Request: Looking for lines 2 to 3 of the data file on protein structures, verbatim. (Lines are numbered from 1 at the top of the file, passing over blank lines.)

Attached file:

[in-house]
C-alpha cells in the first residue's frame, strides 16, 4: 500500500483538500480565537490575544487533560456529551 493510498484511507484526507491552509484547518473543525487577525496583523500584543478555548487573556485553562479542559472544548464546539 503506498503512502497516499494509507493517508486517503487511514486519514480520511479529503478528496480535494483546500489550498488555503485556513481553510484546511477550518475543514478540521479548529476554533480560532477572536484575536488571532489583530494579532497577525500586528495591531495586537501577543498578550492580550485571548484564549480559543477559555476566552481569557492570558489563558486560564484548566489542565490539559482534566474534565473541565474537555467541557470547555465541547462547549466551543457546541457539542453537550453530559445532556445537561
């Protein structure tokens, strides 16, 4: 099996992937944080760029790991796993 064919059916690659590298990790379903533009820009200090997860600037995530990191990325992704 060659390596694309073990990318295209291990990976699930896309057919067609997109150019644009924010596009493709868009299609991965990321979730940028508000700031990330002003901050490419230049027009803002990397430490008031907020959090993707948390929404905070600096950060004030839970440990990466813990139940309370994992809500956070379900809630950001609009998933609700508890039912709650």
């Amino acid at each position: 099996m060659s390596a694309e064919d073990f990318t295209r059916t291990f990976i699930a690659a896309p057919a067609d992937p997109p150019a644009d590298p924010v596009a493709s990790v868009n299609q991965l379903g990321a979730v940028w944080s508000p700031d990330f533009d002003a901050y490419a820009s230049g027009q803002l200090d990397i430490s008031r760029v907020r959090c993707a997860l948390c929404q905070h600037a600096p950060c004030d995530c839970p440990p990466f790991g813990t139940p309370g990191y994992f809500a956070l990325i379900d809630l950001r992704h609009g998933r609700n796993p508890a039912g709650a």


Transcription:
C-alpha cells in the first residue's frame, strides 16, 4: 500500500483538500480565537490575544487533560456529551 493510498484511507484526507491552509484547518473543525487577525496583523500584543478555548487573556485553562479542559472544548464546539 503506498503512502497516499494509507493517508486517503487511514486519514480520511479529503478528496480535494483546500489550498488555503485556513481553510484546511477550518475543514478540521479548529476554533480560532477572536484575536488571532489583530494579532497577525500586528495591531495586537501577543498578550492580550485571548484564549480559543477559555476566552481569557492570558489563558486560564484548566489542565490539559482534566474534565473541565474537555467541557470547555465541547462547549466551543457546541457539542453537550453530559445532556445537561
């Protein structure tokens, strides 16, 4: 099996992937944080760029790991796993 064919059916690659590298990790379903533009820009200090997860600037995530990191990325992704 060659390596694309073990990318295209291990990976699930896309057919067609997109150019644009924010596009493709868009299609991965990321979730940028508000700031990330002003901050490419230049027009803002990397430490008031907020959090993707948390929404905070600096950060004030839970440990990466813990139940309370994992809500956070379900809630950001609009998933609700508890039912709650």